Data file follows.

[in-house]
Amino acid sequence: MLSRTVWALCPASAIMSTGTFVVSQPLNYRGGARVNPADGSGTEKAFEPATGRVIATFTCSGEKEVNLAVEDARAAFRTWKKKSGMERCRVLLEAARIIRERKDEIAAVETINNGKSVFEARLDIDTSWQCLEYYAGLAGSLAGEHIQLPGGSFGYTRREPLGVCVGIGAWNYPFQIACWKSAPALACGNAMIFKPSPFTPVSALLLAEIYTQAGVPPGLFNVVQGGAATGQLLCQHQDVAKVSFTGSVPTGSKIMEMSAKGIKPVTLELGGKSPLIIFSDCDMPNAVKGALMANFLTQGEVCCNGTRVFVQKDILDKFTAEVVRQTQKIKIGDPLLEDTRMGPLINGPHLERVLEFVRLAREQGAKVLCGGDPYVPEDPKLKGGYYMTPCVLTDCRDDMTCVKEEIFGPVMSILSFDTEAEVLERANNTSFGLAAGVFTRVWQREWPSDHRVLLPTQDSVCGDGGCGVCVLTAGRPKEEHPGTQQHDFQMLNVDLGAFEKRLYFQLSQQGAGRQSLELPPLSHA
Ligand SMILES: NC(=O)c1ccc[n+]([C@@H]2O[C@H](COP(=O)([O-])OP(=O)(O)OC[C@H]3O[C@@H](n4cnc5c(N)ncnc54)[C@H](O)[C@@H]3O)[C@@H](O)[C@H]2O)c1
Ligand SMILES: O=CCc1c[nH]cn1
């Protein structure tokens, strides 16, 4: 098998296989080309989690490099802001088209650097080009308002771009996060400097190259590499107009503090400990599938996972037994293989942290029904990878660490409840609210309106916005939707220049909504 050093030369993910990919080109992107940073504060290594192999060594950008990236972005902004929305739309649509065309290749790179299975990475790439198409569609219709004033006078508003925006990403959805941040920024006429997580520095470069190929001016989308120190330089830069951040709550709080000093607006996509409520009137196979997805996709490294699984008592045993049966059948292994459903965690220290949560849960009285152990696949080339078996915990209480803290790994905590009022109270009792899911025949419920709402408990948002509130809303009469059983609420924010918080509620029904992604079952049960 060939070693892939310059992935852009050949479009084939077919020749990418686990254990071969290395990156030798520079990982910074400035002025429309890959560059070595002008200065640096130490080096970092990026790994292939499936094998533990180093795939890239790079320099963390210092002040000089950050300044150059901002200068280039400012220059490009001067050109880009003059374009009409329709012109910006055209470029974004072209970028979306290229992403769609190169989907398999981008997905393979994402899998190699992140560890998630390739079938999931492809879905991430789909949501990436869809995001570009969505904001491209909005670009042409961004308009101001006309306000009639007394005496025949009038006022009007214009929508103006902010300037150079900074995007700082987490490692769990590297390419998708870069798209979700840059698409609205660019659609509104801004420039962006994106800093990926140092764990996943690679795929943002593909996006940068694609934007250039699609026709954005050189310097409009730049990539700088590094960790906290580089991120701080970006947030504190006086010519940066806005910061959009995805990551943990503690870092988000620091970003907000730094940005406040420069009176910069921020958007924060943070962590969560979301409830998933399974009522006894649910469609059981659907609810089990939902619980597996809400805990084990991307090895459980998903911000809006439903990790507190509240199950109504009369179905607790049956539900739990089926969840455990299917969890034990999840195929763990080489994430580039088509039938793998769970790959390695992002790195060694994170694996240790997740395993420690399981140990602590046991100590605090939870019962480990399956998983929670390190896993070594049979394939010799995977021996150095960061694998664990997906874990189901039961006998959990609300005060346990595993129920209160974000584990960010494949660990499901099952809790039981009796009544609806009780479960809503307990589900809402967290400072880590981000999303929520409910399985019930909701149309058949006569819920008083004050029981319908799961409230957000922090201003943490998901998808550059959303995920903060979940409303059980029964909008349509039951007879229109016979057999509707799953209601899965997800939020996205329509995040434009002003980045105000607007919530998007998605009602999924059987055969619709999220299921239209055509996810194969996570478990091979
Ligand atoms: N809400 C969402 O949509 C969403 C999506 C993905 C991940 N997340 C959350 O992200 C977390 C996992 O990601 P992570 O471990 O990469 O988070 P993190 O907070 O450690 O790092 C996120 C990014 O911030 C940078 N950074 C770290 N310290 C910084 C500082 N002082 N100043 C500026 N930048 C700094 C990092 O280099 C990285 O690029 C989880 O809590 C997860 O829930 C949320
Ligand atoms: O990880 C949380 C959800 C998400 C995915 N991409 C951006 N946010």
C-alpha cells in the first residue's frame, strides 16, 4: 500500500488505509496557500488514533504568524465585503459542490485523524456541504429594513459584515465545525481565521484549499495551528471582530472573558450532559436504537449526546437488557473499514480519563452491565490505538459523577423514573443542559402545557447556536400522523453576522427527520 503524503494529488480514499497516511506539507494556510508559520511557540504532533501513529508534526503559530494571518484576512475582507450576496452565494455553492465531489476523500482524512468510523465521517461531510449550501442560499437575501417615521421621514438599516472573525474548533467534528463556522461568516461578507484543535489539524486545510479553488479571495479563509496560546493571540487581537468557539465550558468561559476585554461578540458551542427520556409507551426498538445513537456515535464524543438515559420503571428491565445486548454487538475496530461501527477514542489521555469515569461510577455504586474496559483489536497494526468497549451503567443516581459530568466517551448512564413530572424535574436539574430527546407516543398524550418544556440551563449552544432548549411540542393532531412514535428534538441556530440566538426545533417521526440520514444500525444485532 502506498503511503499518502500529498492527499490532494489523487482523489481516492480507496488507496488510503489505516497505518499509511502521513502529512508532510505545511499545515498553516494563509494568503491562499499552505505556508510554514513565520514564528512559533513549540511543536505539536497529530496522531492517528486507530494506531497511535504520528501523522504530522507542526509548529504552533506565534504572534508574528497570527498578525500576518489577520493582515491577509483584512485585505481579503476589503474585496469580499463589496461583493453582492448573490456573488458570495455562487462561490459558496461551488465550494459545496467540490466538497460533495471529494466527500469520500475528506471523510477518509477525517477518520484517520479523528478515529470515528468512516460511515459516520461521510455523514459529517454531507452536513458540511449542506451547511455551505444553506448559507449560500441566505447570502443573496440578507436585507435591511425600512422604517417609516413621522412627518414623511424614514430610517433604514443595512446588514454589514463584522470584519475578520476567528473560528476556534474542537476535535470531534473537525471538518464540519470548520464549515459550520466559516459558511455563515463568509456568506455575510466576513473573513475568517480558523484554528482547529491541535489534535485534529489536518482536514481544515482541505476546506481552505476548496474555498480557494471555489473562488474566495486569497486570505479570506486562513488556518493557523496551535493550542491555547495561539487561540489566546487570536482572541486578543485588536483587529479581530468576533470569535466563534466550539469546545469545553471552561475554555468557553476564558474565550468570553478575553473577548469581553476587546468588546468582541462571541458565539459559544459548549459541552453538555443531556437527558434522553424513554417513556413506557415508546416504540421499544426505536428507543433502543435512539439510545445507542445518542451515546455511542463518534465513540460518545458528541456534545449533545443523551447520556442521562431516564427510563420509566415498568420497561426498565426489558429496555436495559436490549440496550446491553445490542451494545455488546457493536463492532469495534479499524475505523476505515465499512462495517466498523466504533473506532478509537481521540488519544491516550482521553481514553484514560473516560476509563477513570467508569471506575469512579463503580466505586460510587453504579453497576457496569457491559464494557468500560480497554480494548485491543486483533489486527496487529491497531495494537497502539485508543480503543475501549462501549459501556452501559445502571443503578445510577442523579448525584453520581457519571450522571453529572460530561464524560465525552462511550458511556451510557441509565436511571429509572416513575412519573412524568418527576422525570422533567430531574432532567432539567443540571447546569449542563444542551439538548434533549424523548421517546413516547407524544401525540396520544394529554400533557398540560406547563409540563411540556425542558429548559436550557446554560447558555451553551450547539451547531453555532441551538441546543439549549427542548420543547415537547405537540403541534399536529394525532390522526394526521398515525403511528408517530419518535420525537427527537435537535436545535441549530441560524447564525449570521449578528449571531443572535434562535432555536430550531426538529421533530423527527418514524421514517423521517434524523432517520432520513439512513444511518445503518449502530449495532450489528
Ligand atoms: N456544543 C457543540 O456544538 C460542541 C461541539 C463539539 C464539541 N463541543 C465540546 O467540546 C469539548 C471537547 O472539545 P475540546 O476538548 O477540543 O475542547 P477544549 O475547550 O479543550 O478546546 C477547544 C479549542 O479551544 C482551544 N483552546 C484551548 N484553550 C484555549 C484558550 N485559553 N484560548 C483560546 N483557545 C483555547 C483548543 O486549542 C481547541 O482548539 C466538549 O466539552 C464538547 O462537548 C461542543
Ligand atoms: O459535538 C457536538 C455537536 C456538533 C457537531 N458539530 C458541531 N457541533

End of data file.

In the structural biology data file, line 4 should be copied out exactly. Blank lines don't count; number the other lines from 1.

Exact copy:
Ligand SMILES: O=CCc1c[nH]cn1